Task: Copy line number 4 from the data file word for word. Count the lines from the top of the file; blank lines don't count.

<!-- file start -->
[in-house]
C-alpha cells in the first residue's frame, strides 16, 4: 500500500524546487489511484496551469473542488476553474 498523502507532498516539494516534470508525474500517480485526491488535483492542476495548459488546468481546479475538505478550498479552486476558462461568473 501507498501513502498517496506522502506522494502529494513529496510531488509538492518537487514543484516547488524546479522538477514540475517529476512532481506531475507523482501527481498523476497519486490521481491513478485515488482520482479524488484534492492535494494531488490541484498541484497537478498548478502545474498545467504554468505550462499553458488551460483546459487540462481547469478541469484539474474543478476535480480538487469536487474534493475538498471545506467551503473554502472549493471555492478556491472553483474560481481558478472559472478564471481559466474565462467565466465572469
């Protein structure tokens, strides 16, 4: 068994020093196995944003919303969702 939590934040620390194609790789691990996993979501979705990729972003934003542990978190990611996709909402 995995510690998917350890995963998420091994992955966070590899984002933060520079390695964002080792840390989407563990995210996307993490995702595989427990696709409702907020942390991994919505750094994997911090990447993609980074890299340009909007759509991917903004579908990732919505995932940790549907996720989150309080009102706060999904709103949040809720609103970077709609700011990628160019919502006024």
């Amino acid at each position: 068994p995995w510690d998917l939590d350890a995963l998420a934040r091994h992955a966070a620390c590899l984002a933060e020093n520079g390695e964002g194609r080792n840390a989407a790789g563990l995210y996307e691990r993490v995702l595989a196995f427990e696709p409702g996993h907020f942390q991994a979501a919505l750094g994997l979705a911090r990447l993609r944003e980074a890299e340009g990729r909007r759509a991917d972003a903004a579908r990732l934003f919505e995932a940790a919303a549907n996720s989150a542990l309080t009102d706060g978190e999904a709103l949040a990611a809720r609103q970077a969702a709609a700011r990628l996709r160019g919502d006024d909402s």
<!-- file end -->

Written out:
């Amino acid at each position: 068994p995995w510690d998917l939590d350890a995963l998420a934040r091994h992955a966070a620390c590899l984002a933060e020093n520079g390695e964002g194609r080792n840390a989407a790789g563990l995210y996307e691990r993490v995702l595989a196995f427990e696709p409702g996993h907020f942390q991994a979501a919505l750094g994997l979705a911090r990447l993609r944003e980074a890299e340009g990729r909007r759509a991917d972003a903004a579908r990732l934003f919505e995932a940790a919303a549907n996720s989150a542990l309080t009102d706060g978190e999904a709103l949040a990611a809720r609103q970077a969702a709609a700011r990628l996709r160019g919502d006024d909402s």